1. “Restoration Movement” in America
During the period from 1794 through 1835, six separate groups were organized without any knowledge whatsoever of another’s existence. in all six cases, the purpose for organization by the groups was that they might restore the New Testament Church as it is found in the pages of God’s Word, the Bible. In every case they settled upon the name “Christian” for their members and “Christian Church” or “Church of Christ” for their congregations. Their baptism was by immersion for the remission of sins, and the Lord’s Supper was observed the first day of every week. All of this, let us reemphasize, came about without their knowledge of one another’s existence.
How was this possible? They had one factor in common-they all took the Bible as God’s divinely inspired Word and attempted to live and worship thereby! The result was they all restored Christ’s Church in the same way for they all had the same set of “blueprints,” the Bible. Just as six building contractors could build six identical houses if they all had the same identical blueprints, likewise these six groups were able to restore the original church in its faith and practice because they all had the same guidebook.
a. James O’Kelly Movement
The first effort toward a Restoration of Christ’s Church began in 1794 under the leadership of James O’Kelly a Methodist minister from Virginia. Under his direction, several Methodist churches in that state took upon themselves the name of “Christian” only.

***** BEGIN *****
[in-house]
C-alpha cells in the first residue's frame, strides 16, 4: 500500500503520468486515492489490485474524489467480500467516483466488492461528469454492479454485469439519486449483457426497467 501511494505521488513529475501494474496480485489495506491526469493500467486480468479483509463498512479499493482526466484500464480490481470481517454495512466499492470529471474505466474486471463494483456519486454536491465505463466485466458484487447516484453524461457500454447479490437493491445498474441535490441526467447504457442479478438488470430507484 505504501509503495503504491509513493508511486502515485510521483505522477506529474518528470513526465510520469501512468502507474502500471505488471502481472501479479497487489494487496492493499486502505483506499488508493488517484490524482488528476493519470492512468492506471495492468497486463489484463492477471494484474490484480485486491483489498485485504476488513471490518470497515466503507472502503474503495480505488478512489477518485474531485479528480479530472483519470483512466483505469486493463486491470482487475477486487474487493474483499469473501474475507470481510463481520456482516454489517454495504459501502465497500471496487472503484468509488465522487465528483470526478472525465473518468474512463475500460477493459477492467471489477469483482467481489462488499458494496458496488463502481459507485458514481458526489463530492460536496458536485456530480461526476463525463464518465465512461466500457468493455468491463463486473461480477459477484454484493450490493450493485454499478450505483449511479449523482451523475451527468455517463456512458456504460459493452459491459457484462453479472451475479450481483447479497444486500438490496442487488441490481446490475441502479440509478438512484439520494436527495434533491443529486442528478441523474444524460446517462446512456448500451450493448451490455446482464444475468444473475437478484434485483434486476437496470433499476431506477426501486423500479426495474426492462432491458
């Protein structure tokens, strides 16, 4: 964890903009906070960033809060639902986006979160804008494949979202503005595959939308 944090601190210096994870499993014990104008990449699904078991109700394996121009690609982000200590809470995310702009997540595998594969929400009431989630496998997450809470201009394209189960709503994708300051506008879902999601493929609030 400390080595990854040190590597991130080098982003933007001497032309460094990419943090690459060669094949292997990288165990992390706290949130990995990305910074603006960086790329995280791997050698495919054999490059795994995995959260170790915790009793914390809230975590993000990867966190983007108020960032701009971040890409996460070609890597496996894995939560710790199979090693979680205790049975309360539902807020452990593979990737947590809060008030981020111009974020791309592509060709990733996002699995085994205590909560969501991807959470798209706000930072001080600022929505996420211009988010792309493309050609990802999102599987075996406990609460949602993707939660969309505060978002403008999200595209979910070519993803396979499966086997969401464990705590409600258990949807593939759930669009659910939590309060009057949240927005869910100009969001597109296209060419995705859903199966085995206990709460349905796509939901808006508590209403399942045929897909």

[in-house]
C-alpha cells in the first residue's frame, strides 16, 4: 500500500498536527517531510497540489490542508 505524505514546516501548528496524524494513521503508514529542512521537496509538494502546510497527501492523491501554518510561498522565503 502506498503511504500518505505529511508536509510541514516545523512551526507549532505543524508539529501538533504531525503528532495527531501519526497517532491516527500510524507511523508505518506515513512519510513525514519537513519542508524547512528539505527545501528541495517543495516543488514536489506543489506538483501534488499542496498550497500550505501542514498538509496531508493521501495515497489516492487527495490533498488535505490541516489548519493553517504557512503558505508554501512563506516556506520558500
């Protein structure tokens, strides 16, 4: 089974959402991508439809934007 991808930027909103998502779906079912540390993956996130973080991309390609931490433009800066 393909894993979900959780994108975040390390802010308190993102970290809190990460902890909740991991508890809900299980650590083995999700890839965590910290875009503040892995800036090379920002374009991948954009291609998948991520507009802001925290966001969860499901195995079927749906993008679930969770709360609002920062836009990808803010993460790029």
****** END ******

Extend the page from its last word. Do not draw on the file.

b. Abner Jones Movement
In 1801 Abner Jones, a Baptist from Vermont and New Hampshire, broke with the Baptist church and began an independent movement for the purpose of returning to the “old paths.”
c. Elias Smith Movement
In Connecticut in 1807, Elias Smith, another Baptist, led his congregation into the New Testament position. Later, in 1812, he and Abner Jones joined their efforts and went on to establish congregations each calling themselves simply “Christians.”
d. Barton W. Stone Movement
While these events were taking place in the East, out in the hills of Kentucky a Presbyterian minister named Barton W. Stone was leaving the Cumberland Presbytery with his entire congregation. In doing so, this group formed what became the Cane Ridge Christian Church. In the book Attitudes and Consequences, Homer Hailey writes: “These people were calling themselves `Christians,’ rejecting human creeds and party names, appealing only to the Bible for their guidance in faith and conduct.”